Bump stocks targeted again as Titus introduces new effort to ban devices

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FILE – In this Oct. 4, 2017, file photo, a device called a “bump stock” is attached to a semi-automatic rifle at the Gun Vault store and shooting range in South Jordan, Utah. Some states and cities are taking the lead on banning bump stocks as efforts stall in Washington. The controversial device was used […]

LAS VEGAS (KLAS) — U.S. Rep. Dina Titus (D-Nev.) has introduced legislation to ban bump stocks — devices that effectively convert some semiautomatic weapons to fully automatic — and loopholes that allow them.

The move comes two days before Las Vegas remembers 1 October — four years since a gunman killed 60 people in the deadliest mass shooting in modern American history on Oct. 1, 2017.

The shooting at the Route 91 Harvest festival on the Las Vegas Strip killed 58 people that Sunday night. Two more people have died since of injuries received in the shooting.

“As we mark four years since the tragic events of 1 October, my thoughts are with the families of those killed and injured and with the professionals who cared for them. It’s time to make our country safer for all of us and for future generations by answering the nation’s call for action on gun violence prevention,” Titus said in a Wednesday news release.

Organizations including bradyunited.org and giffords.org are supporting the effort by Titus.

Previous attempts to ban bump stocks have failed. While bans have been put in place, courts have blocked the bans.

“Machine guns have been illegal in the U.S. for decades. Yet bump stocks have allowed gun manufacturers to circumnavigate the law to produce fully automatic weapons like the ones used on 1 October. Closing The Bump Stock Loophole Act builds on proven existing law by requiring bump stocks to be registered under the National Firearms Act, subjecting these dangerous devices to the strictest of regulation,” Titus said.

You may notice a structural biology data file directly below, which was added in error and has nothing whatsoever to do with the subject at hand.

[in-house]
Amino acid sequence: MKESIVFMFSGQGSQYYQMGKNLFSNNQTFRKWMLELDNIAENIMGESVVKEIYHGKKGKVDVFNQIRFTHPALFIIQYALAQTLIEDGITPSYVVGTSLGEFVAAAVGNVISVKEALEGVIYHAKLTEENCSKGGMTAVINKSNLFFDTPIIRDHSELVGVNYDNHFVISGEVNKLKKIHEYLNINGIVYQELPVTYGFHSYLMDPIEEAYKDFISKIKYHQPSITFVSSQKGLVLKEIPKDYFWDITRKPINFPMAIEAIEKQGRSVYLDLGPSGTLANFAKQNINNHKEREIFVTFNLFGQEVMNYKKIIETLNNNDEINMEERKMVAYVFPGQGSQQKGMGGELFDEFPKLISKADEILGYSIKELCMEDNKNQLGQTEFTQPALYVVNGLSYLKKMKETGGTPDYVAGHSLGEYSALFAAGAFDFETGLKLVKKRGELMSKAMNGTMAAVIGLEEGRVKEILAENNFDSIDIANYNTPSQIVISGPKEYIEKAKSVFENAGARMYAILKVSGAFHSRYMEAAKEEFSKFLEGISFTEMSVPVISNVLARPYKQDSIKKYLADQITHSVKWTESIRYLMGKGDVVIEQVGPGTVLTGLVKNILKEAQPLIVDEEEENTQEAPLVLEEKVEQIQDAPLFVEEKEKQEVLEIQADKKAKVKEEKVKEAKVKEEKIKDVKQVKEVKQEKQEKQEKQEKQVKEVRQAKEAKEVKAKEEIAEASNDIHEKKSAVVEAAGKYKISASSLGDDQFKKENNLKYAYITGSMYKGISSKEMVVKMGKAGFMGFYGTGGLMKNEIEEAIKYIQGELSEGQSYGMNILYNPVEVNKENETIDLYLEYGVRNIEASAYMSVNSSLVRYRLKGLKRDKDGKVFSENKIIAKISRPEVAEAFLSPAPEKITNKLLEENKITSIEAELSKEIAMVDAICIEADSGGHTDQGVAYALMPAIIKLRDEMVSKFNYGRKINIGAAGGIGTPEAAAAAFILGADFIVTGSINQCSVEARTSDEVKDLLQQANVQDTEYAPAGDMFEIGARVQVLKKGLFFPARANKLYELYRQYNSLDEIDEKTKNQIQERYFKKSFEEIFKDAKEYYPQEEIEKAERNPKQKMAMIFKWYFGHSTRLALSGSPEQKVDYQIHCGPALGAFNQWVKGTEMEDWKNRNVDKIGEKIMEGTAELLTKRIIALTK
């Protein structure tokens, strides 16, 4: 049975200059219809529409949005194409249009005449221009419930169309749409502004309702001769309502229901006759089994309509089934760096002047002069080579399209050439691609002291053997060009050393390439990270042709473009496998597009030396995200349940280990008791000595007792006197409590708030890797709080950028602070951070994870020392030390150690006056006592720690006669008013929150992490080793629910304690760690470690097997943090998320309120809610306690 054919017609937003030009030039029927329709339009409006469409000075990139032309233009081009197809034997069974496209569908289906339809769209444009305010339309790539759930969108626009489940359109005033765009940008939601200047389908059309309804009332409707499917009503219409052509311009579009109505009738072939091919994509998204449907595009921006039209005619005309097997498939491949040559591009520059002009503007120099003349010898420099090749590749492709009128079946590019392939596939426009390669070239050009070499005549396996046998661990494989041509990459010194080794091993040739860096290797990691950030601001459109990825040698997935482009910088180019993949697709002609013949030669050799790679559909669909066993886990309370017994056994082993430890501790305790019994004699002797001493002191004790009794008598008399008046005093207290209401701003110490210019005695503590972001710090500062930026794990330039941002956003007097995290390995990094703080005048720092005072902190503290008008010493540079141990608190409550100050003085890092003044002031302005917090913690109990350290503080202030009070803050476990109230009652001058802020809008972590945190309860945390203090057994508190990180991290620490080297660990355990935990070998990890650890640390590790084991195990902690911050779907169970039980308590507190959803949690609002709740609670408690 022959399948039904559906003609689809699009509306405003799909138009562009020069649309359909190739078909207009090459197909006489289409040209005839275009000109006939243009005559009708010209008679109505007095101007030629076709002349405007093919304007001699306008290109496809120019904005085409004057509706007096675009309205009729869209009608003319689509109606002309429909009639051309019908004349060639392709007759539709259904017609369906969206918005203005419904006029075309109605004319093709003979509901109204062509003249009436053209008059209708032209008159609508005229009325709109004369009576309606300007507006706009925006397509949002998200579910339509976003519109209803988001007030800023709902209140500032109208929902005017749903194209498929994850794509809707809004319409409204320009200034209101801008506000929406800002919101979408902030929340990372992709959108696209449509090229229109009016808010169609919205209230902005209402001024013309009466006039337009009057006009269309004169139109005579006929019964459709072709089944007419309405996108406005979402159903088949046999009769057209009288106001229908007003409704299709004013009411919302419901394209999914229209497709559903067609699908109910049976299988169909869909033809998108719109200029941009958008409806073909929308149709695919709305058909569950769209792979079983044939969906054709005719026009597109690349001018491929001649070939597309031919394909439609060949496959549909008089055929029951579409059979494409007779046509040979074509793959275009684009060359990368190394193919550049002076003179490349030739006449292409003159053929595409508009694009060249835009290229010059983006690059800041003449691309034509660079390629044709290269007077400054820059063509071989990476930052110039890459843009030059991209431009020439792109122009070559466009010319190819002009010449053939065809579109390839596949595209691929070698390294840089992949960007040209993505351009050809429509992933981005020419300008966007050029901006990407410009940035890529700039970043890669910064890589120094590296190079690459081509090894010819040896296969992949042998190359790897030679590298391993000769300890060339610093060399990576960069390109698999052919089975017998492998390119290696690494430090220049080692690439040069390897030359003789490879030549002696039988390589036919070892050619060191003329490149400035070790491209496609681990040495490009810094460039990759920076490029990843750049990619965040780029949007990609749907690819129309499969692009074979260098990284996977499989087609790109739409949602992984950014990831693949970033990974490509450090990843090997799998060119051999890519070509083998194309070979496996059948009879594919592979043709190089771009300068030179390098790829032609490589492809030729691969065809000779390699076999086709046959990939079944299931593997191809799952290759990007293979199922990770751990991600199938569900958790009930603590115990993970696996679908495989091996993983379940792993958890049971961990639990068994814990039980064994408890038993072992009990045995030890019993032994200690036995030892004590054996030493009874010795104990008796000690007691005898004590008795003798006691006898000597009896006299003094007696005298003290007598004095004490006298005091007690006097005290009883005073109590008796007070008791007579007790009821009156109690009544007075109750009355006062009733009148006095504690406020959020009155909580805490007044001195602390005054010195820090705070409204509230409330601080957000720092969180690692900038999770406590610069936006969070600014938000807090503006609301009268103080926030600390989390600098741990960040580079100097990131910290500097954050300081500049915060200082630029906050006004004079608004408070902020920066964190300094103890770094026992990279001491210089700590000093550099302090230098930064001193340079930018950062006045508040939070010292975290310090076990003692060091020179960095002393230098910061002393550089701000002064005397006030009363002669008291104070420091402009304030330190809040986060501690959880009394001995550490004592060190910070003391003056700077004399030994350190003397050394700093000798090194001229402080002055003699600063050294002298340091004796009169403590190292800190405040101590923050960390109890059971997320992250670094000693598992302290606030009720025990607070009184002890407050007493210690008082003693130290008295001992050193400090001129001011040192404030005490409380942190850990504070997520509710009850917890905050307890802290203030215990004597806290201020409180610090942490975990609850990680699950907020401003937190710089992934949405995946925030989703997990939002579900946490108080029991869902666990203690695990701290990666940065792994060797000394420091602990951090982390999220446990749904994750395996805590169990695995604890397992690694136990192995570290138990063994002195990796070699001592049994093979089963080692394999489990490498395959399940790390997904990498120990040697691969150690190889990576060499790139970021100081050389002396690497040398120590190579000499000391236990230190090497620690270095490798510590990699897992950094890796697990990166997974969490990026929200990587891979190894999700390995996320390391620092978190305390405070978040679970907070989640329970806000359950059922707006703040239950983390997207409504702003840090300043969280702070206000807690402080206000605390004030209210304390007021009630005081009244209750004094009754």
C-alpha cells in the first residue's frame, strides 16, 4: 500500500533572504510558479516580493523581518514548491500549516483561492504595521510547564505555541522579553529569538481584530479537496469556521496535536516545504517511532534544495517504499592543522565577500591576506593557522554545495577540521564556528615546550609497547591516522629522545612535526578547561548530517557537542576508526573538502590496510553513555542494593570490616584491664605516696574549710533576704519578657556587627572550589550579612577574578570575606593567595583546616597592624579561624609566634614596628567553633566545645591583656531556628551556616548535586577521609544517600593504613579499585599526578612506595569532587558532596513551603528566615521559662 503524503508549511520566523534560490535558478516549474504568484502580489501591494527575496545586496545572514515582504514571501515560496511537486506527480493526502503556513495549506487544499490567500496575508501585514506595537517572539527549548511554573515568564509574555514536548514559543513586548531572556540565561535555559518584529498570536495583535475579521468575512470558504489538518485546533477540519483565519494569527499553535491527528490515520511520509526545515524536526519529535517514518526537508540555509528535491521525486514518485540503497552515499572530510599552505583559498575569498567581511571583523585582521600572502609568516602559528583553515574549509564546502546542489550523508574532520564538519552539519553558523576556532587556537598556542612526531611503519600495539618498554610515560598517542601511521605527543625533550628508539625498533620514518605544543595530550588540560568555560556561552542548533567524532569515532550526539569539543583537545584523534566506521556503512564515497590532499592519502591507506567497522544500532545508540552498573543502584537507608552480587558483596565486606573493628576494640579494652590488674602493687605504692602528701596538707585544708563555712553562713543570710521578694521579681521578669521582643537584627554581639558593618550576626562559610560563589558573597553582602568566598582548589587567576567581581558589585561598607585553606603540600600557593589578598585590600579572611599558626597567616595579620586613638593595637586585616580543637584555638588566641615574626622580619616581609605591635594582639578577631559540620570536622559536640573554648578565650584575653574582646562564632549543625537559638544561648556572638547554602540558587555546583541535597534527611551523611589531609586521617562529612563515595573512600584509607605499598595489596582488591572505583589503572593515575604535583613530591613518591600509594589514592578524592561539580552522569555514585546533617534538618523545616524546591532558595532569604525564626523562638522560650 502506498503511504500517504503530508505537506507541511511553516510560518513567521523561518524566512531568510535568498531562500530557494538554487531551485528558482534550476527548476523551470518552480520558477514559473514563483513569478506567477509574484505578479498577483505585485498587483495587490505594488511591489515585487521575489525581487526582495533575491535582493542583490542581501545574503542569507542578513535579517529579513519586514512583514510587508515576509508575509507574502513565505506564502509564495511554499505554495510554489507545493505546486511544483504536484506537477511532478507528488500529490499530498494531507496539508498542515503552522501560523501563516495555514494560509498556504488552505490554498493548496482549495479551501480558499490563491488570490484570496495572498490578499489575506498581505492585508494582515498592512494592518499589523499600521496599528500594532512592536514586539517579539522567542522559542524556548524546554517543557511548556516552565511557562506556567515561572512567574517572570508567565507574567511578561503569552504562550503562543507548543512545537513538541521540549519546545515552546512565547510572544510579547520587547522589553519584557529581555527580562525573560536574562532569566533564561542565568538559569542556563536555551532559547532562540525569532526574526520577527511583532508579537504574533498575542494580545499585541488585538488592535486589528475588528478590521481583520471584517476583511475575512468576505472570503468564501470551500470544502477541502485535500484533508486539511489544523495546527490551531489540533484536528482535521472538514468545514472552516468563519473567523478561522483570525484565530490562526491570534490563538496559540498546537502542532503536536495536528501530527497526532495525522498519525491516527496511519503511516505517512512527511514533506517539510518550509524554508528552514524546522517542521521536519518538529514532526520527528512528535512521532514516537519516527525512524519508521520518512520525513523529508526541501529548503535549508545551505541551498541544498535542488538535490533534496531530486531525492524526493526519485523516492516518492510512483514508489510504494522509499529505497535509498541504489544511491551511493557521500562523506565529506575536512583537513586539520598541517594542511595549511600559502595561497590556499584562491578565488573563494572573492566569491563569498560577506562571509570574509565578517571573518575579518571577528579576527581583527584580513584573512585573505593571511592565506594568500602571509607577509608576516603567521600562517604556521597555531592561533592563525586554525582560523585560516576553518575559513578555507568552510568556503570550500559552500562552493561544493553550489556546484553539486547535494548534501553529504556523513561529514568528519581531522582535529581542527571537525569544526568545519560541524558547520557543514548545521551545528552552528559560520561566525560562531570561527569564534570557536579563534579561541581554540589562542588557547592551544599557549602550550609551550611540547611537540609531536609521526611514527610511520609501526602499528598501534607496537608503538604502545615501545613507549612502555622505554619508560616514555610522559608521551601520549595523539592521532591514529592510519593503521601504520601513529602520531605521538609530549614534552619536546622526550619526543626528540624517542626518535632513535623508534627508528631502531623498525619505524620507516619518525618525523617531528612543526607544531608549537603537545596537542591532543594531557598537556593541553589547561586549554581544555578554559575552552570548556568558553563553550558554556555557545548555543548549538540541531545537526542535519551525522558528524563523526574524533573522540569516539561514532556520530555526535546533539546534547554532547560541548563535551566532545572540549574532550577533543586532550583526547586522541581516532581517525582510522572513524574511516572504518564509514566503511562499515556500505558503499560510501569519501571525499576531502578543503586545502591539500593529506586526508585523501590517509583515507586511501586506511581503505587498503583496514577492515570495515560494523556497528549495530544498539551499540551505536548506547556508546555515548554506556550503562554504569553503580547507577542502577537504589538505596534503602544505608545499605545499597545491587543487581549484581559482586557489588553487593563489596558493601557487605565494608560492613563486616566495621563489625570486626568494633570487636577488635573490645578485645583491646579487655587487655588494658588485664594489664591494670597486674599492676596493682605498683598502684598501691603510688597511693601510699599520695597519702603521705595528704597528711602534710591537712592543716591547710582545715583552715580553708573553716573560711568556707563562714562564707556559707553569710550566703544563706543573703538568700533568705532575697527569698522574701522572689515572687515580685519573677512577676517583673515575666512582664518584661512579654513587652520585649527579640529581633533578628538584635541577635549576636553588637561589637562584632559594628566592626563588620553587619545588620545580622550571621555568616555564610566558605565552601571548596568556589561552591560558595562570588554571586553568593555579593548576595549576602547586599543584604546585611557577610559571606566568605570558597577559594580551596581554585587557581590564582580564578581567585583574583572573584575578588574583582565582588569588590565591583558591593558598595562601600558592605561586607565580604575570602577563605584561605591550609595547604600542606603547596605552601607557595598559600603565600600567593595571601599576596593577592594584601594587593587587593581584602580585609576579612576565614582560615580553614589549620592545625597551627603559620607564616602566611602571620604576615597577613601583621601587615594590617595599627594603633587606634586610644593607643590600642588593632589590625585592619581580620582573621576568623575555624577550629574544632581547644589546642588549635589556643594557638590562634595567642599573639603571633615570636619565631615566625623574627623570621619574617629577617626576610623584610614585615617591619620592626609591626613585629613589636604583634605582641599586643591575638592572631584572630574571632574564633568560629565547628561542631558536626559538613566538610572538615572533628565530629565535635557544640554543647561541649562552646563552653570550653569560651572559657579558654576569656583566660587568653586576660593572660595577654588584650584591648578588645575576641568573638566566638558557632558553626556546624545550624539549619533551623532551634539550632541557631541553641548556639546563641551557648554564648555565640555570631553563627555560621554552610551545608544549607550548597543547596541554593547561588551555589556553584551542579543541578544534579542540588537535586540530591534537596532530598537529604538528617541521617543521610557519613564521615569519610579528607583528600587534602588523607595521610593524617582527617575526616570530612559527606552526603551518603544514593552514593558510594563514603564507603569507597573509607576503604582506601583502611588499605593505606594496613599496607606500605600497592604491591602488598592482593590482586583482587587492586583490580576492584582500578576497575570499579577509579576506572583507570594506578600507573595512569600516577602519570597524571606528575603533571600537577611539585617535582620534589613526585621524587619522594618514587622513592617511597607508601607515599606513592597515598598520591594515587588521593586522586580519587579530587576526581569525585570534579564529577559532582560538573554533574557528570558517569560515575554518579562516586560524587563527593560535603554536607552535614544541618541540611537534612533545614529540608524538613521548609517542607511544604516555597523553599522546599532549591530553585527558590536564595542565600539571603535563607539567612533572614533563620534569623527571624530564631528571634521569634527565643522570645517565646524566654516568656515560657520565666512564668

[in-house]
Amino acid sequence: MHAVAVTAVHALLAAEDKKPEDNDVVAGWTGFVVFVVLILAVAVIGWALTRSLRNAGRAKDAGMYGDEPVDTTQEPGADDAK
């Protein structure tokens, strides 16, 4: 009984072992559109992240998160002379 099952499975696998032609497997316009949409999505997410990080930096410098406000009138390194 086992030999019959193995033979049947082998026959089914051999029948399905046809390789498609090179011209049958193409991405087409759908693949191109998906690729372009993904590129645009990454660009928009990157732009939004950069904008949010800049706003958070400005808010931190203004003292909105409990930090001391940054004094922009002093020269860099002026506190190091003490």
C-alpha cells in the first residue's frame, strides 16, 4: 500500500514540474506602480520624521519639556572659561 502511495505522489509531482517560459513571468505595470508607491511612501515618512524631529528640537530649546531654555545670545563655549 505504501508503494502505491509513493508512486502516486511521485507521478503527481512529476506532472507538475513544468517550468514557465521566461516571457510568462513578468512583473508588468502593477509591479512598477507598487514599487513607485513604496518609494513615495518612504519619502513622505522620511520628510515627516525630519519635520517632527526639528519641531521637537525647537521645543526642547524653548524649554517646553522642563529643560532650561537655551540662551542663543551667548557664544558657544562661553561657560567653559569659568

The bill would regulate bump stocks like machine guns, meaning that they must be registered with ATF under the National Firearms Act, and it would generally be illegal to manufacture, sell, or possess new bump stocks for civilian use.

Bump stocks that are already in existence would not have to be destroyed, but would have to be registered with ATF within one year of the bill’s enactment.

The legislation targets any effort to increase the rate of gunfire by eliminating the need for each single function of the trigger.

“Congressional action is critically needed to address this epidemic of gun violence. On behalf of the families of those lost and the survivors of the 1 October massacre, Pulse nightclub, El Paso, Newtown, Parkland, and countless other incidents of gun violence that occur every day in communities across the country, we must take real, commonsense action to prevent future tragedies and make our communities safer.”

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